PostPosted: Thu Aug 24, 2017 10:11 am    Post subject: a true diamond Reply with quote

One problem with banning parents form hitting their children at all is that children can indeed be exceptionally annoying and irritating and even cruel. John Diamond wrote that he had signed a petition in favour of protecting children form parental violence. Almost immediately afterwards, he hit his son Bruno. Bruno had been bullying his sister.

'' Am I signing a petition against people like me?'', he wondered. But there is a difference between a decent person who loses his temper, and the kind of people who wrote to John Diamond with pornographic accounts of how they beat their children. For them it was a hobby, like sampling fine wines.

Good people who sometimes lash out in frustration should be treated with leniency, but they shouldn't be given the message that they are actually doing something good or that violence is a valuable disciplinary tool. I would make an analogy with working in a mental hospital.

I've heard forensic psychiatric nurses recount how they had no choice but to hit or restrain a dangerous or confrontational patient. It sounded plausible. I tended to sympathise.

But when you read of the systematic abuse of patients by mental nurses and other staff in the NHS, it is sobering. It changes your perspective.


One obvious analogy with how children are treated is the following. Children are often told that they are being locked in a dark cupboard or whatever the case may be, for their own good. This is, of course, not true.

Similarly, mental patients are told that they are being pumped full of mind numbing drugs for their own good. As Richard Grannon points out, this is not true either.

If the mental nurse was telling the truth it would sound like this: ''We're pumping you full of toxic psychiatric drugs for our own convenience, because you're a pain in the arse when you're jumping on the table, screaming.''


Last edited by marianneh on Sat Aug 26, 2017 7:05 pm; edited 1 time in total
Back to top
View user's profile Send private message
dai



Joined: 09 Feb 2007
Posts: 2637

PostPosted: Fri Aug 25, 2017 5:12 am    Post subject: Reply with quote

I wonder what your thoughts on mental cruelty are given that in relationships within the workplace as well as in the family this usually involves merely the threat of violence after a single instance of it. I would remind you that women are not strangers to the use of violence either and not just against children - my opinion of domestic violence is that it is a pattern of behaviour which many compulsively choose to recreate and yet complain about. People are excited by partners who resemble their parents and they do not know how to not behave in these ways - one reason to fear Donald Trump who provides encouragement to others to act upon their impulses - a reason to fear Monocrats because they believe that coercion is the way to obtain what they want which is to rule others and make them do their will indeed every irrstional whim.
Back to top
View user's profile Send private message
marianneh



Joined: 30 May 2013
Posts: 1933

PostPosted: Sun Aug 27, 2017 6:15 pm    Post subject: si Reply with quote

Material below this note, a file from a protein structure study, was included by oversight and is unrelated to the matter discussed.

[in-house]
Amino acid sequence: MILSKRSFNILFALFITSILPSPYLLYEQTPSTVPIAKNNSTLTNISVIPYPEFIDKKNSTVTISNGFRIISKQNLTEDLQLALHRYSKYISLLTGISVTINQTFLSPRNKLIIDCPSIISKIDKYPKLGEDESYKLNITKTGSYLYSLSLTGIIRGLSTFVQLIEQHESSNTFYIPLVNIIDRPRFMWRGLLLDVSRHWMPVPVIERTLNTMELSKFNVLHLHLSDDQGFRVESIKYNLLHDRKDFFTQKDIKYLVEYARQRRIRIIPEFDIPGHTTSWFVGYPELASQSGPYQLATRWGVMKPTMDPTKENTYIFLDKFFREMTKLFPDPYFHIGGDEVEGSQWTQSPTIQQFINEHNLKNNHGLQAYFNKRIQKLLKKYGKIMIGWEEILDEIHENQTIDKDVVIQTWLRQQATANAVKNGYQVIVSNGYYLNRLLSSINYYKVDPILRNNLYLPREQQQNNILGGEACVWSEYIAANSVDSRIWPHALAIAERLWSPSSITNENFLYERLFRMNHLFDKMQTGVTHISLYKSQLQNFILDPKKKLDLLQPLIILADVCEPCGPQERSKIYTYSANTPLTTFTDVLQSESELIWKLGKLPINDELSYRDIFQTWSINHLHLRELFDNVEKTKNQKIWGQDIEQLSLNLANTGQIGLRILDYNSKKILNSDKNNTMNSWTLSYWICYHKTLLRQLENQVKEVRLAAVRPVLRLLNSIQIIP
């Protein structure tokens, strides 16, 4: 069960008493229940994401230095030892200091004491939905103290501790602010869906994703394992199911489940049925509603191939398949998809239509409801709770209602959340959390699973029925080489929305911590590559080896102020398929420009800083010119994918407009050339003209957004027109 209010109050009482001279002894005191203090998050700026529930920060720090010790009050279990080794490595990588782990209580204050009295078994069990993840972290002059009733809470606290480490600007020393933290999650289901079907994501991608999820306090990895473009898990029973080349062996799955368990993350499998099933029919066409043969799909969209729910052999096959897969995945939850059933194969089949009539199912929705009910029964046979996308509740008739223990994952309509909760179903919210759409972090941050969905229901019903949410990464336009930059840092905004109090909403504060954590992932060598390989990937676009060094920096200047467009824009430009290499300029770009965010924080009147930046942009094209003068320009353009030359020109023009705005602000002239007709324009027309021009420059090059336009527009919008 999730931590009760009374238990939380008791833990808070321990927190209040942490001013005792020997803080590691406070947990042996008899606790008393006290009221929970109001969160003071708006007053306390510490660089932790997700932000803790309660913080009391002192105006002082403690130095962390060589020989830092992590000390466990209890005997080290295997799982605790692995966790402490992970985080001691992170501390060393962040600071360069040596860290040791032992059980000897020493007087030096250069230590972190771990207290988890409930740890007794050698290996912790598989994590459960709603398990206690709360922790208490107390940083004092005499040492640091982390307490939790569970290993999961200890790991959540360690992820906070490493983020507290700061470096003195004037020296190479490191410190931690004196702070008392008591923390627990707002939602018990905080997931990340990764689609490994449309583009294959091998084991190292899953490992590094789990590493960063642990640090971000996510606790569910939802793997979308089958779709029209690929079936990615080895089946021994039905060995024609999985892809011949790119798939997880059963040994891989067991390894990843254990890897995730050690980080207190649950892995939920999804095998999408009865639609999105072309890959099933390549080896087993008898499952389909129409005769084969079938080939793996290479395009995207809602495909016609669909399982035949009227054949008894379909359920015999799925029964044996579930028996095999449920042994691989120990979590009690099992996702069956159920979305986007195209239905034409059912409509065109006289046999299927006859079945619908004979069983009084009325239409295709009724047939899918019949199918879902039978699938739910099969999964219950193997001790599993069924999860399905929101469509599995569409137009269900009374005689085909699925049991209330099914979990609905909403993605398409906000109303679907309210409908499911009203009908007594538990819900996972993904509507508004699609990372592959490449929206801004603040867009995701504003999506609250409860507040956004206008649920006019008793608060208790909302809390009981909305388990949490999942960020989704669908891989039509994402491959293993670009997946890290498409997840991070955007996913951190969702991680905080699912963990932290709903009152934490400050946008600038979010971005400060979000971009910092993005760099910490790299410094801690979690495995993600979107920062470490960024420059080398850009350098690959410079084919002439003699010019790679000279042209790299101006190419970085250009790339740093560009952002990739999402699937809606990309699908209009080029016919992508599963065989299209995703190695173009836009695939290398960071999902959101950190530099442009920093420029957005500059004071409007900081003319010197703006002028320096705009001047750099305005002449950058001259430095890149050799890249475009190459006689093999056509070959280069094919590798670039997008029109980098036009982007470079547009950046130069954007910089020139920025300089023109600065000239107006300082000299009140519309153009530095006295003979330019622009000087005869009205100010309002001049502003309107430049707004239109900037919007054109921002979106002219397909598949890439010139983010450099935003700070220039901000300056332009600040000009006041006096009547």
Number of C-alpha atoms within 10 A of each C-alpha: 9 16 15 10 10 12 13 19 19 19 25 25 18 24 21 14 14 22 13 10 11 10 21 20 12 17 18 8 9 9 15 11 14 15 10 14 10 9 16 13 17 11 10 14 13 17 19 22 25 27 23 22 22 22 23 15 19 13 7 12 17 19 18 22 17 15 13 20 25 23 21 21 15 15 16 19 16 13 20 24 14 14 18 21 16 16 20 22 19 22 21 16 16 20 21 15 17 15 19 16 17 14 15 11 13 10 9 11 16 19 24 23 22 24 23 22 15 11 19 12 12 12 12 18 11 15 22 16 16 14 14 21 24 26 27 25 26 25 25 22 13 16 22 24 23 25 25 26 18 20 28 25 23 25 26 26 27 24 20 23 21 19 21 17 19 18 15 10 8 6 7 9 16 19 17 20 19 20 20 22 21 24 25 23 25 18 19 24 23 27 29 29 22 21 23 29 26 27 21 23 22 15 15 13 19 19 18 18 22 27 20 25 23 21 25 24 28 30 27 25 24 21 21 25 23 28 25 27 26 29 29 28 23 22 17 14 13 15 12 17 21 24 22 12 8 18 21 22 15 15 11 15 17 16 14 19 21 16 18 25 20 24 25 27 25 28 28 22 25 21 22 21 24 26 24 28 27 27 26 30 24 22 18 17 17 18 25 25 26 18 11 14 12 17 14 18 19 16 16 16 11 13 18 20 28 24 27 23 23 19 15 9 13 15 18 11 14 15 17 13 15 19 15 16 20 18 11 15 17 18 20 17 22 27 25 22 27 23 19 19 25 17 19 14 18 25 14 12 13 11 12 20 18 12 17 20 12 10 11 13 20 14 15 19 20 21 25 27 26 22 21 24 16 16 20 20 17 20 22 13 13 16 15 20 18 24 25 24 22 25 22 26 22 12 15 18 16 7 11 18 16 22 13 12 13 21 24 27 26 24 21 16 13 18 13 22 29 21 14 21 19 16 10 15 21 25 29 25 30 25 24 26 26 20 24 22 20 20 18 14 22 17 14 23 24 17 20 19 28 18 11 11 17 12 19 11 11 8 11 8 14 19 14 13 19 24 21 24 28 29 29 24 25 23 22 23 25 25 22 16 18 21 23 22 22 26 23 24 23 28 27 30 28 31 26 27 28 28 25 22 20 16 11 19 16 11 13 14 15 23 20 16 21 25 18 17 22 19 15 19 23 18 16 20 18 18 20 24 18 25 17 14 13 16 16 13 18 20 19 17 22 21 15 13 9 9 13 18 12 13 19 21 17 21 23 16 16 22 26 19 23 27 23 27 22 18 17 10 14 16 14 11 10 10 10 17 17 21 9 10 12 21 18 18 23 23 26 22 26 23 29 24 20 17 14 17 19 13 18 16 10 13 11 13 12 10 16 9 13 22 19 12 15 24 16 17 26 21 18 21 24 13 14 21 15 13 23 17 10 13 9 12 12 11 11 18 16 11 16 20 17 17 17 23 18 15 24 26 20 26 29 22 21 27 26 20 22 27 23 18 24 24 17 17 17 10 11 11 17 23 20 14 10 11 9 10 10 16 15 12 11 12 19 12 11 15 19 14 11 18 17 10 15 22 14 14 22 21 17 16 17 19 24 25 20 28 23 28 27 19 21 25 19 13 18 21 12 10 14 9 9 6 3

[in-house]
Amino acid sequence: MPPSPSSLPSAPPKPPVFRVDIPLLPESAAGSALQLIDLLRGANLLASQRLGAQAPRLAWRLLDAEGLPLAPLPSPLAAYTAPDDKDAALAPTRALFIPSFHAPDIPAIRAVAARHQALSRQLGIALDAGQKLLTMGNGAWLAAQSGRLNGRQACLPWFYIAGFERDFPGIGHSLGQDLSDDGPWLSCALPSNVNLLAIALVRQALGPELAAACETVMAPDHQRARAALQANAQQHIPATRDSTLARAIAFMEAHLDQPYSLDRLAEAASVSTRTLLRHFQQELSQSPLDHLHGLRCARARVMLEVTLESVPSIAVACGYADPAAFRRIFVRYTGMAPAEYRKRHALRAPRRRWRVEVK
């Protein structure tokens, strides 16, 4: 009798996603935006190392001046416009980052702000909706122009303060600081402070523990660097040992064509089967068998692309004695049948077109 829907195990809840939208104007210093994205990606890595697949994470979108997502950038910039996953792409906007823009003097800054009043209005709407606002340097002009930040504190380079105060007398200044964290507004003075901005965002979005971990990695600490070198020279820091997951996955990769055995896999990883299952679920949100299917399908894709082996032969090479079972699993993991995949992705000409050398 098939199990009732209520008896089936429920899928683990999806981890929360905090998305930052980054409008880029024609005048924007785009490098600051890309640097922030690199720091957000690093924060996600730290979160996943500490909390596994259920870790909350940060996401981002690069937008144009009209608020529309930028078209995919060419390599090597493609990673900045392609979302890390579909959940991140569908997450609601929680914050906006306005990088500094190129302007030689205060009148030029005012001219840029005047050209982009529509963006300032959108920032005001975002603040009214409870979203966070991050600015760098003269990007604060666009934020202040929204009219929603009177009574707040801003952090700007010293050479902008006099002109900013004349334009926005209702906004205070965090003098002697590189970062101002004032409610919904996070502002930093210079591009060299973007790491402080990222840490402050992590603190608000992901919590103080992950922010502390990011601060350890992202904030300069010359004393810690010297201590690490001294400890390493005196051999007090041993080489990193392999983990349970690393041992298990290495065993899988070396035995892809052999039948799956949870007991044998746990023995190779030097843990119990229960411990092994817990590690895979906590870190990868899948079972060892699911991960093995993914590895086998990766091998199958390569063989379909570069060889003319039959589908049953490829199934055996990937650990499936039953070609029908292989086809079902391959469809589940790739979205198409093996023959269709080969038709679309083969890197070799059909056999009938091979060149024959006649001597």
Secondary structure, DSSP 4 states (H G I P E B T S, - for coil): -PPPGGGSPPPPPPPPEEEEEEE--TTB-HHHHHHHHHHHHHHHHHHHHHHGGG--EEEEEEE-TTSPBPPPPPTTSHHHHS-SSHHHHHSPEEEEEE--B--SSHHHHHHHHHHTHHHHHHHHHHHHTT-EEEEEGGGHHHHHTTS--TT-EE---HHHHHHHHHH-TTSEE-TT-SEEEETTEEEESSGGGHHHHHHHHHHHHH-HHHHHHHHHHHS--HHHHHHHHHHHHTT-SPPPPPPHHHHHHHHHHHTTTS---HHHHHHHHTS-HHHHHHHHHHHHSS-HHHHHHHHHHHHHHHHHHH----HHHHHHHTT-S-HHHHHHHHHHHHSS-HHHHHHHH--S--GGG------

I'm afraid Donald Trump is like one of the demagogues who became dictators in the 30s, someone who encourages people to release their most primitive and dangerous urges, instead of controlling them as civilised people have to do.

I've heard that Jim Morrisson who sang 'Light my Fire' was brought up by parents who abjured physical violence as a child rearing tool. Instead they bawled verbal abuse in his face.

How did he turn out? He was one of those celebrities who are members of the 27 Club. That's the age at which he checked out.

Mostly, it's an unrewarding task, trying to work out if verbal and emotional abuse is worse than the physical kind. They tend to go together.

When I was in the first year at university I read in a book on education about a woman who felt the need to address her two year old son thus:

''You're a miserable useless little bugger aren't you John? ''

I can't bring myself to reconstruct more than a line but it was the beginning of a monologue that went on in the same vein interminably.

I was surprised that anyone thought it worthy of note. I thought ''Isn't that how all mothers talk to their infant children then? It was how mine spoke to me! I thought that that's what they were supposed to do!''

My adoptive mother was still at it when I was ten, telling me I was the worst person in the world. Just in case it hadn't sunk in she said, ''There's no one worse than you!'' I was quite confident that this couldn't be true while Idi Amin was alive, but it was wearing.

On one occasion, she was telling me how horrible I was, and I riposted, ''Well, I don't think I am all that bad actually. After all, I'm quite tolerant. I'm not against anyone.'' ''You're against people who are against the Blacks!'', she said accusingly.

I recounted stories about my adoptive parents to Liz Jones Ukip when we were both undergraduates. I just thought they were typical parents. It was she who broke it to me, ''They don't seem to like you much.''

It's obviously not true what kids say to bullies in the playground, ''Sticks and stones may break my bones/But words can never hurt me.'' Of course, words can hurt. But you can get so used to the 'dark sarcasm' in the classroom and at home that you fail to notice.

One of my sons said he would have preferred to have gone to school at the time that teachers were allowed to hit children. It wouldn't be as bad as it is now when they use hurtful words instead.

''They didn't use physical violence instead of insulting us, you fool!'', I burst out impatiently, ''They did both!'' Then I had to feel bad for calling him a fool.